Interactive balance training integrating sensor-based visual feedback of movement performance: A pilot study in older adults

Michael Schwenk, Gurtej S. Grewal, Bahareh Honarvar, Stefanie Schwenk, Martha J Mohler, Dharma S. Khalsa, Bijan Najafi

Research output: Contribution to journalArticle

23 Citations (Scopus)

Abstract

Background: Wearable sensor technology can accurately measure body motion and provide incentive feedback during exercising. The aim of this pilot study was to evaluate the effectiveness and user experience of a balance training program in older adults integrating data from wearable sensors into a human-computer interface designed for interactive training. Methods: Senior living community residents (mean age 84.6) with confirmed fall risk were randomized to an intervention (IG, n = 17) or control group (CG, n = 16). The IG underwent 4 weeks (twice a week) of balance training including weight shifting and virtual obstacle crossing tasks with visual/auditory real-time joint movement feedback using wearable sensors. The CG received no intervention. Outcome measures included changes in center of mass (CoM) sway, ankle and hip joint sway measured during eyes open (EO) and eyes closed (EC) balance test at baseline and post-intervention. Ankle-hip postural coordination was quantified by a reciprocal compensatory index (RCI). Physical performance was quantified by the Alternate-Step-Test (AST), Timed-up-and-go (TUG), and gait assessment. User experience was measured by a standardized questionnaire. Results: After the intervention sway of CoM, hip, and ankle were reduced in the IG compared to the CG during both EO and EC condition (p = .007-.042). Improvement was obtained for AST (p = .037), TUG (p = .024), fast gait speed (p = . 010), but not normal gait speed (p = .264). Effect sizes were moderate for all outcomes. RCI did not change significantly. Users expressed a positive training experience including fun, safety, and helpfulness of sensor-feedback. Conclusions: Results of this proof-of-concept study suggest that older adults at risk of falling can benefit from the balance training program. Study findings may help to inform future exercise interventions integrating wearable sensors for guided game-based training in home- and community environments. Future studies should evaluate the added value of the proposed sensor-based training paradigm compared to traditional balance training programs and commercial exergames. Trial registration: http://www.clinicaltrials.gov NCT02043834.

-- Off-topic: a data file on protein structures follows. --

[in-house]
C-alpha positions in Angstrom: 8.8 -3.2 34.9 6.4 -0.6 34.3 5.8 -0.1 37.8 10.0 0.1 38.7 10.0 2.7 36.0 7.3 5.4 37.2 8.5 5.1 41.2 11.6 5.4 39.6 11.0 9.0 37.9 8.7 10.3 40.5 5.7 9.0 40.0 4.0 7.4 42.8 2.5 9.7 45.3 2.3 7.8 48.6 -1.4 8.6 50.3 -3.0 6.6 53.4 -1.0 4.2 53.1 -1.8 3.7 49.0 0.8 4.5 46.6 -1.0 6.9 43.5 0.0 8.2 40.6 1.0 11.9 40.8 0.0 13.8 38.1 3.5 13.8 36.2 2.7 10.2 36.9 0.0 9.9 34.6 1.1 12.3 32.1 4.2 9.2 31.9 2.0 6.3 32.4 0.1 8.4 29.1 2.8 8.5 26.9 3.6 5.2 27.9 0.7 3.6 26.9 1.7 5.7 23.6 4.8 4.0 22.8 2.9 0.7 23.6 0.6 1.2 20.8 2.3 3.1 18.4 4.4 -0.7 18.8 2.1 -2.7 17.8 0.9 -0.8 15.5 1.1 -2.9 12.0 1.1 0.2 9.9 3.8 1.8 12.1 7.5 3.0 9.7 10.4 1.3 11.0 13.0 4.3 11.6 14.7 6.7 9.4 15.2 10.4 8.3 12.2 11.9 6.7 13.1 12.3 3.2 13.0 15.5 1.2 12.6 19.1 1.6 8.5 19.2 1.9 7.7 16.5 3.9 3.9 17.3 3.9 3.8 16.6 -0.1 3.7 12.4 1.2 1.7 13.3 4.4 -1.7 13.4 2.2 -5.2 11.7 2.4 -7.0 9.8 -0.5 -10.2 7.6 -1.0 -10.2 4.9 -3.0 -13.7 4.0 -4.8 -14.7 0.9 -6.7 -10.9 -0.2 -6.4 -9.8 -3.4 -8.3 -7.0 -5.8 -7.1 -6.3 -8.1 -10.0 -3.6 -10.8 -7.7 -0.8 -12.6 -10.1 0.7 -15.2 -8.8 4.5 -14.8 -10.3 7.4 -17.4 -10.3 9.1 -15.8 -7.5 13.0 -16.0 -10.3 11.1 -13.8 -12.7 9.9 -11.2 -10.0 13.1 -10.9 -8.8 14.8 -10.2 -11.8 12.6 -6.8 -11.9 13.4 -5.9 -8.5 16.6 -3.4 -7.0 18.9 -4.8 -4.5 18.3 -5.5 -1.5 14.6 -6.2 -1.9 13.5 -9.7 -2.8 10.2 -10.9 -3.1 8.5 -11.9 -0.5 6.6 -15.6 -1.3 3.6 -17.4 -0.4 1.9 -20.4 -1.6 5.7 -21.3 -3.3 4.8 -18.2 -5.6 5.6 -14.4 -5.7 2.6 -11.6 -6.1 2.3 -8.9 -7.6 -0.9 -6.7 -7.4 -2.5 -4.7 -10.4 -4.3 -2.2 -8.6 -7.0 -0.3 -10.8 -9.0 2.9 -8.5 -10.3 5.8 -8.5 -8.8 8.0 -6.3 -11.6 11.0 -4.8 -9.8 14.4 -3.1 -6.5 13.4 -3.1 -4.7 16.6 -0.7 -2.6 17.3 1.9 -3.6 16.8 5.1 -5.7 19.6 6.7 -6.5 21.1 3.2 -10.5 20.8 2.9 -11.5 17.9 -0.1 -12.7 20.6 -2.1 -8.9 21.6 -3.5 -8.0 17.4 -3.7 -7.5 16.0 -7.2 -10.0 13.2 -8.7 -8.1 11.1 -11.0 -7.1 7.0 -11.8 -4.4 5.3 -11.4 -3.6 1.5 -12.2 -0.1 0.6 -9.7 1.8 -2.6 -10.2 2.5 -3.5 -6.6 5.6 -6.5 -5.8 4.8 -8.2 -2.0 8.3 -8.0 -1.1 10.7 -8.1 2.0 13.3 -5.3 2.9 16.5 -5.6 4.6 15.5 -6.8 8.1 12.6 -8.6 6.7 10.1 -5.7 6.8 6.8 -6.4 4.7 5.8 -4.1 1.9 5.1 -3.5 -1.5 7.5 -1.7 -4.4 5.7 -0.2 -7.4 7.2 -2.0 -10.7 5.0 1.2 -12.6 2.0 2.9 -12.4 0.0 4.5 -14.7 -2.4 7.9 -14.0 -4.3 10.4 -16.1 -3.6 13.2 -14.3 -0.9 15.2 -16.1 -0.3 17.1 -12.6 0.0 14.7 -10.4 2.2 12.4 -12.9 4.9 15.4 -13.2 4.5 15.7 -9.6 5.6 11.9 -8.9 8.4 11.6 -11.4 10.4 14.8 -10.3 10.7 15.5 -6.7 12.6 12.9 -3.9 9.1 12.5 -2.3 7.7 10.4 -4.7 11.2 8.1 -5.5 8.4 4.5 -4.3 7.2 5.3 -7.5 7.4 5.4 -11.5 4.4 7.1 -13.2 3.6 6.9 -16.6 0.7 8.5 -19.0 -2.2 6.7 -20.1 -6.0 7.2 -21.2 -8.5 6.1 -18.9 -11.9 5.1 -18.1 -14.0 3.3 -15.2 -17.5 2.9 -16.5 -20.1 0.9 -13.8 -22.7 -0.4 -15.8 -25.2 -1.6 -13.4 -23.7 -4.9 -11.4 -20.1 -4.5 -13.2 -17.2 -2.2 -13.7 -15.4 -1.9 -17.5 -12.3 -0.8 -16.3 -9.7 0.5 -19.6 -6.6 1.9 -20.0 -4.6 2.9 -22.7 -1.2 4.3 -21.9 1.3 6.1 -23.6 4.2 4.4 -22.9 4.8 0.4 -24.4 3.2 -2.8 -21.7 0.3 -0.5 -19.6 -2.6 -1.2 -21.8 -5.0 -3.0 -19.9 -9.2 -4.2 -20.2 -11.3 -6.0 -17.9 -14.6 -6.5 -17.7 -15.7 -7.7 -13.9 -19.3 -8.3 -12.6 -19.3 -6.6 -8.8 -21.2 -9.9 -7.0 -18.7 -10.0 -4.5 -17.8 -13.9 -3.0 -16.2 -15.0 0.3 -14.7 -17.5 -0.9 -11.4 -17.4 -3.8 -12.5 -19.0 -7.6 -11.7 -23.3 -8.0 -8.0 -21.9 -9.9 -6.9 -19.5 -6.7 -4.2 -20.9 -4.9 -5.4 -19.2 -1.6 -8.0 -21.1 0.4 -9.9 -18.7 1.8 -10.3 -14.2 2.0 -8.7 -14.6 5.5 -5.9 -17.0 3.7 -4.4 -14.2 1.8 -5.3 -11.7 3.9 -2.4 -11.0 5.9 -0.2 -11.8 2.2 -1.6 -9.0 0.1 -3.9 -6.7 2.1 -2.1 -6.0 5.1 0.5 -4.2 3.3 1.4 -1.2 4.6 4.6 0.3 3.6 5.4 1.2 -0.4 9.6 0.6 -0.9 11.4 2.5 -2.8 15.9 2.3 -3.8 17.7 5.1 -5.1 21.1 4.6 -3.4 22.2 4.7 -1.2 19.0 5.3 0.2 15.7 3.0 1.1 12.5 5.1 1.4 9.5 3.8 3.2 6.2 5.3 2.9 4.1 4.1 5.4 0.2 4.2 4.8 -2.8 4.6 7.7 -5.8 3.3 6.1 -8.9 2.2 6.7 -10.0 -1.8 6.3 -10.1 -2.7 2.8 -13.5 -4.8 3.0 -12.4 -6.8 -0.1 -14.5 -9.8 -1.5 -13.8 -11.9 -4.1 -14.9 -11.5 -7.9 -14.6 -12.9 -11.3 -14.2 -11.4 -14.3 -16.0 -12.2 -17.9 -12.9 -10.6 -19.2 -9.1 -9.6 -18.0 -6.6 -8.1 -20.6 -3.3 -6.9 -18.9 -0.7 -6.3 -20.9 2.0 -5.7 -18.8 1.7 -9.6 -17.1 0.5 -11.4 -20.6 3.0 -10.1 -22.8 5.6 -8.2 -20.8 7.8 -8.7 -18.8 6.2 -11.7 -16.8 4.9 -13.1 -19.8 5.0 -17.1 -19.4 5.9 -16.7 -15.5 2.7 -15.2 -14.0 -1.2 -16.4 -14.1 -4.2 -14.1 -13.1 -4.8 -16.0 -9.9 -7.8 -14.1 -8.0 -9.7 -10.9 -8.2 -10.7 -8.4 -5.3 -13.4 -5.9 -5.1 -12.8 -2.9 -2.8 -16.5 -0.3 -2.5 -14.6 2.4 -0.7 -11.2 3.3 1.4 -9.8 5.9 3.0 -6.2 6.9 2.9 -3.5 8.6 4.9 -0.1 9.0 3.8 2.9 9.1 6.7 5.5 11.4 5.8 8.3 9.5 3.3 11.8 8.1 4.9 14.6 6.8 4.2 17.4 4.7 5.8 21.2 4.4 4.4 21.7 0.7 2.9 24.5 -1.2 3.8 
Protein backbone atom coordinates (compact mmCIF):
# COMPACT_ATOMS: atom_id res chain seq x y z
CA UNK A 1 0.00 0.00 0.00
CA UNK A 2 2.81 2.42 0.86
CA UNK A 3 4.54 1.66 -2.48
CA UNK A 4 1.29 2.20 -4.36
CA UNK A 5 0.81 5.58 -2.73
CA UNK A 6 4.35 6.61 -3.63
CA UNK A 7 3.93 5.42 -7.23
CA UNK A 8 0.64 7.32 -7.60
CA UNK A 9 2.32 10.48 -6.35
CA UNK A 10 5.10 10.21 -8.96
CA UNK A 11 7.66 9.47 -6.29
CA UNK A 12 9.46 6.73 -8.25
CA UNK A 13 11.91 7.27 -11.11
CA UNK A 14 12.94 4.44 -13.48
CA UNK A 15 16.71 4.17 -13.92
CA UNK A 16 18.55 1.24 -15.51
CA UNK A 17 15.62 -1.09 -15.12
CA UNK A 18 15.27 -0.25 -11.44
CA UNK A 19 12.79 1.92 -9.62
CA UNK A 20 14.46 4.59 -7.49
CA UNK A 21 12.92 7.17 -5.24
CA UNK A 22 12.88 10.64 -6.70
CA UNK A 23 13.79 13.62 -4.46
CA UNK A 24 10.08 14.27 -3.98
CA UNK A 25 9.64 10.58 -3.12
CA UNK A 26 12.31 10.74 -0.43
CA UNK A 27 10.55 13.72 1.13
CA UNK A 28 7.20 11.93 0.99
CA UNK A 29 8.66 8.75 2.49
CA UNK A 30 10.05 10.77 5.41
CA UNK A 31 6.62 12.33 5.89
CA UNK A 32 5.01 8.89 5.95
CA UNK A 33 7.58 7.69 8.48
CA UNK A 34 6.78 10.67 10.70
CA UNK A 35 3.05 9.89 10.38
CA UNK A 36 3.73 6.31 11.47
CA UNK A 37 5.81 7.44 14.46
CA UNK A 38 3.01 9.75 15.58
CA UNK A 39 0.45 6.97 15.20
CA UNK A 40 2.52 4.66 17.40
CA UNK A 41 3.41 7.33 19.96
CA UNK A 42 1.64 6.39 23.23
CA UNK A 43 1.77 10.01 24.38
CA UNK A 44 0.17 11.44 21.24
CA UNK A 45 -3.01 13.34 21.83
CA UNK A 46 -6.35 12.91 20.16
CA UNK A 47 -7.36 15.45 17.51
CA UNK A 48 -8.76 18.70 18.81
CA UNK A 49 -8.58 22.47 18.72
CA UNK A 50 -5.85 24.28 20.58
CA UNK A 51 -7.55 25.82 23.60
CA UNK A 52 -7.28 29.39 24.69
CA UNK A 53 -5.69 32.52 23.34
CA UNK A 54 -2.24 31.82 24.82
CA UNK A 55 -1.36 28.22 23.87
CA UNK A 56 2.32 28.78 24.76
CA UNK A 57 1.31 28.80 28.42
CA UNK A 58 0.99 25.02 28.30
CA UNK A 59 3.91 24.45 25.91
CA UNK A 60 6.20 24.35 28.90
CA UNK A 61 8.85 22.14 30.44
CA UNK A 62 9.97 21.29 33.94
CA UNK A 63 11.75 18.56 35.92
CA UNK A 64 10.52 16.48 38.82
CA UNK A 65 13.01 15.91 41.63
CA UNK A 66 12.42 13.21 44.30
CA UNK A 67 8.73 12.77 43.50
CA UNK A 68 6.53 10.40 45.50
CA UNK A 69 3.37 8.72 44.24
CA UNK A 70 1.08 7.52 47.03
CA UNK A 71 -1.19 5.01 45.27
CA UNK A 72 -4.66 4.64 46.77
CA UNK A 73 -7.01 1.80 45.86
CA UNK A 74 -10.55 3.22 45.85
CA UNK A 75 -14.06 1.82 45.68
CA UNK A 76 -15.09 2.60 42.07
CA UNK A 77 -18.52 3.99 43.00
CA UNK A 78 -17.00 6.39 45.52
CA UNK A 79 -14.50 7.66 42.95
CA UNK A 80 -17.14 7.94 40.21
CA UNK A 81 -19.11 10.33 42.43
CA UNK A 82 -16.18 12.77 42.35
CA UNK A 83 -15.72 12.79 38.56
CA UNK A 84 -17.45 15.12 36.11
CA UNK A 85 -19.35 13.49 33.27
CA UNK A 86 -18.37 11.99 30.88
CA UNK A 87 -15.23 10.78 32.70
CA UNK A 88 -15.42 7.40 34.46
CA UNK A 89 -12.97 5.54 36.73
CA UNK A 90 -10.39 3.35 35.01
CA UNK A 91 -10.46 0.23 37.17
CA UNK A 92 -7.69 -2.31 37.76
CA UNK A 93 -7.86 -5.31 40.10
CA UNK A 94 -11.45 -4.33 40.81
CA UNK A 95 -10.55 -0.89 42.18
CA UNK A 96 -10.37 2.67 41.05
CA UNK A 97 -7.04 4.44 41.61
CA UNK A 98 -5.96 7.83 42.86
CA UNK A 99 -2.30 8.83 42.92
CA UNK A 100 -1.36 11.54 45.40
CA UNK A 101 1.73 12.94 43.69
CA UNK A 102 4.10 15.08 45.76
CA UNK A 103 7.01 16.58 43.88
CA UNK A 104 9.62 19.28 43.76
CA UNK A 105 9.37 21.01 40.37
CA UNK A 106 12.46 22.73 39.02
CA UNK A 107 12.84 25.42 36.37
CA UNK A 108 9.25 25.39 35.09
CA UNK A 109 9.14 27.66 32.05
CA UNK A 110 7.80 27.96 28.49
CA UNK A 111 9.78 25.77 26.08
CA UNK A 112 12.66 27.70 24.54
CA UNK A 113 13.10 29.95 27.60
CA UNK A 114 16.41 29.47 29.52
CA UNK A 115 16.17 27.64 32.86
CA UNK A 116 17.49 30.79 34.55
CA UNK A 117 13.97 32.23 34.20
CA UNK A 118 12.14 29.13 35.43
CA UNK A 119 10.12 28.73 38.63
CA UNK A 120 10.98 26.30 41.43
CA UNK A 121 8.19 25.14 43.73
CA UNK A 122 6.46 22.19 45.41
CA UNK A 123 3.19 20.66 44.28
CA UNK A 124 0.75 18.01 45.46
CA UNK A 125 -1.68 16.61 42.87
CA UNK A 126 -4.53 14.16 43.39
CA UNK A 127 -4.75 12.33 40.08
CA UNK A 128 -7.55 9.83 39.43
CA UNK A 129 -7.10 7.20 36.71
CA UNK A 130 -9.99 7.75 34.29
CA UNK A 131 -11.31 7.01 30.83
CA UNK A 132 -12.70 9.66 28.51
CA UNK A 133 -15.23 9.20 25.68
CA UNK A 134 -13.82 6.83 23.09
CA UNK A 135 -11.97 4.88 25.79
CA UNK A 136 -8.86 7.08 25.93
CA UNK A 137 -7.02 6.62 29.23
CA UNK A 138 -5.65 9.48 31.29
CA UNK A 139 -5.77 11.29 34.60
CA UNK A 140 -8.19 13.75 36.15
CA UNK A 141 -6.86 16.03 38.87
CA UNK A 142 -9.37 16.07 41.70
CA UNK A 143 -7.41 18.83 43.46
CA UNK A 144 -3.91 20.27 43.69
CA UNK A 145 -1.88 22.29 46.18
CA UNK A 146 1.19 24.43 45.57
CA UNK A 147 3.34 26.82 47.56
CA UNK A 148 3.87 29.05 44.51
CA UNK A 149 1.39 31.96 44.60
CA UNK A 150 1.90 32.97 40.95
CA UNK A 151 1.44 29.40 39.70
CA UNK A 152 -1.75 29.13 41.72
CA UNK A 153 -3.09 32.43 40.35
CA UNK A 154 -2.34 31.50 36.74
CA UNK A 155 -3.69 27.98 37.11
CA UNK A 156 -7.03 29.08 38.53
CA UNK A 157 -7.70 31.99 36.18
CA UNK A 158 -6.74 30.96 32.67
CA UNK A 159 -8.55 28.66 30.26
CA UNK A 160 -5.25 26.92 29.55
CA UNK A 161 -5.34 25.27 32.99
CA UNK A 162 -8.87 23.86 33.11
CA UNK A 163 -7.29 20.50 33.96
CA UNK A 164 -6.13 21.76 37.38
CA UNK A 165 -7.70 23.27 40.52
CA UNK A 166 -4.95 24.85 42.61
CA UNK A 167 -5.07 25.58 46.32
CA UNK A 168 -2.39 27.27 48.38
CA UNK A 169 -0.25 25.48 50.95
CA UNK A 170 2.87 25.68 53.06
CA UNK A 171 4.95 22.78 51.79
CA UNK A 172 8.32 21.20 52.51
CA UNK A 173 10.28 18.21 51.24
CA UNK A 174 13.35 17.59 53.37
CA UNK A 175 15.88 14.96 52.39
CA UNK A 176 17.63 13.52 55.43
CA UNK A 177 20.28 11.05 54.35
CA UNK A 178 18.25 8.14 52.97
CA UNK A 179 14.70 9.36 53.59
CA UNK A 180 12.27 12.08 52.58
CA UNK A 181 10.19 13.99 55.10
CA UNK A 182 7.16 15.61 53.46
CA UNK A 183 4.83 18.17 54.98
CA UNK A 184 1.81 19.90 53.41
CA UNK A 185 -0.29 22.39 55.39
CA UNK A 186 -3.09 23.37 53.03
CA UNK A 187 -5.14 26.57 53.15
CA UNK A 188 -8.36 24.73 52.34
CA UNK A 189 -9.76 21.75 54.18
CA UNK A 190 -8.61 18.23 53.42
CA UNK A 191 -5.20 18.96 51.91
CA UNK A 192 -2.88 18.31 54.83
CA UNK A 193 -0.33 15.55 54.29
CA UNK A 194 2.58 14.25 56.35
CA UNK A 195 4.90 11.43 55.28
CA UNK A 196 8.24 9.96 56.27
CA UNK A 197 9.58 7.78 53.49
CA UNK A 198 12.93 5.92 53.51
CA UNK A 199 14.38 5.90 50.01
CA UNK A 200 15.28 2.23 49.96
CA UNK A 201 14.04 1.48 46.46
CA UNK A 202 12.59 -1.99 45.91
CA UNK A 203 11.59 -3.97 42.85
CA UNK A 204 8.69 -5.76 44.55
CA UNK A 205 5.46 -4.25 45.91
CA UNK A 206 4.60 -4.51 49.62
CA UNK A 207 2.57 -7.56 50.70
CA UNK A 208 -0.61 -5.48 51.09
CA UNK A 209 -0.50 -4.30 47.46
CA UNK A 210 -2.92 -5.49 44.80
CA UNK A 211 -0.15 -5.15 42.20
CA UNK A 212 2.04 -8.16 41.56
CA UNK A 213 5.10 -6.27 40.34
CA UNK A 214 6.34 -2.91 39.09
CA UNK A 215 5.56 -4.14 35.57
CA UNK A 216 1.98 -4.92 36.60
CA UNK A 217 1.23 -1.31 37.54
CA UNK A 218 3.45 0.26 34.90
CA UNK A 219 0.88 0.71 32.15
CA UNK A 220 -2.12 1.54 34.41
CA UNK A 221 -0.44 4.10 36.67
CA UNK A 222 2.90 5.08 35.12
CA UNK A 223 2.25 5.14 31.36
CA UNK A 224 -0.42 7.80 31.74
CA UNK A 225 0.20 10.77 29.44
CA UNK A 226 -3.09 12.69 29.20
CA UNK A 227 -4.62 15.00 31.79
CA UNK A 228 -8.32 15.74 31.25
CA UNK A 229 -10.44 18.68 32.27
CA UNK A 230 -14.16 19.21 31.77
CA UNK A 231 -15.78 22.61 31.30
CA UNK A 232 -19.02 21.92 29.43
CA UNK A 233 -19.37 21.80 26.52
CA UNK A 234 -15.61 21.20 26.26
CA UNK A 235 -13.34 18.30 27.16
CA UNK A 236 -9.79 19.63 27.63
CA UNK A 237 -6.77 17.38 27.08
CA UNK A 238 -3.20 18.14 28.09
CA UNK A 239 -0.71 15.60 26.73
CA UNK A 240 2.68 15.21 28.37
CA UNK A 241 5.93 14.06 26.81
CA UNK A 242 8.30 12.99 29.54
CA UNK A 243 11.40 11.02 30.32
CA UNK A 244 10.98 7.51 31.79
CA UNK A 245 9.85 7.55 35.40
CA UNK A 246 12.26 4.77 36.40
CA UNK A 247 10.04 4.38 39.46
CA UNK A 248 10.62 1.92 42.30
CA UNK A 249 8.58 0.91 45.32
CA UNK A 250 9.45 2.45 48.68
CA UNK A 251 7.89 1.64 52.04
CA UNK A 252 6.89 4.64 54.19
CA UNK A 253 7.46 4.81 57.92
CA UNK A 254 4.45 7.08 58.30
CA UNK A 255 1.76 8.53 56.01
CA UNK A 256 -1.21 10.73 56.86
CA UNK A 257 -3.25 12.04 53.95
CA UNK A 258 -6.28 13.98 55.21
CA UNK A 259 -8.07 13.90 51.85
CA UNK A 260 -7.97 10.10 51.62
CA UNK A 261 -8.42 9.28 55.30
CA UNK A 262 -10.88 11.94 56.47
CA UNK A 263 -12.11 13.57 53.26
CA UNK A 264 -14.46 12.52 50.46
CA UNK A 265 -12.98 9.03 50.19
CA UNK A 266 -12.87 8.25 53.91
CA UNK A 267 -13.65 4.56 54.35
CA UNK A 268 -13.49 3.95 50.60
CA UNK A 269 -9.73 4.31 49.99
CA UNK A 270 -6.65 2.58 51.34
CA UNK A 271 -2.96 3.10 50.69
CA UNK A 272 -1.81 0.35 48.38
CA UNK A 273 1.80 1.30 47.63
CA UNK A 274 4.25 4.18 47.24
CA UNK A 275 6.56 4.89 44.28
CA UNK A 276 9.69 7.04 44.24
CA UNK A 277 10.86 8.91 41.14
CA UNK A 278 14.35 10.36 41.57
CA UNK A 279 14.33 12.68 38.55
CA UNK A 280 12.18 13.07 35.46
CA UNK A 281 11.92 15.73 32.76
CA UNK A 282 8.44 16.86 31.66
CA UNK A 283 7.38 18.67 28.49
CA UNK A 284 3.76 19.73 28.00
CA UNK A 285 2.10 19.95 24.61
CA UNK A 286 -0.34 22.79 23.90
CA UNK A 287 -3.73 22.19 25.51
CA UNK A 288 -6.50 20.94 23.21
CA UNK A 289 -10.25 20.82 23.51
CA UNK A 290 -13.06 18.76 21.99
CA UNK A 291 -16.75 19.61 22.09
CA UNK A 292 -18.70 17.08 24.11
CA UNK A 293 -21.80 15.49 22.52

Original languageEnglish (US)
Article number691
JournalJournal of NeuroEngineering and Rehabilitation
Volume11
Issue number1
DOIs
StatePublished - Dec 13 2014

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Sensory Feedback
Exercise Test
Education
Ankle
Hip
Accidental Falls
Body Weights and Measures
Ankle Joint
Hip Joint
Gait
Motivation
Joints
Outcome Assessment (Health Care)
Technology
Safety
Weights and Measures
Control Groups
Walking Speed

Keywords

  • Balance
  • Exercise
  • Exergame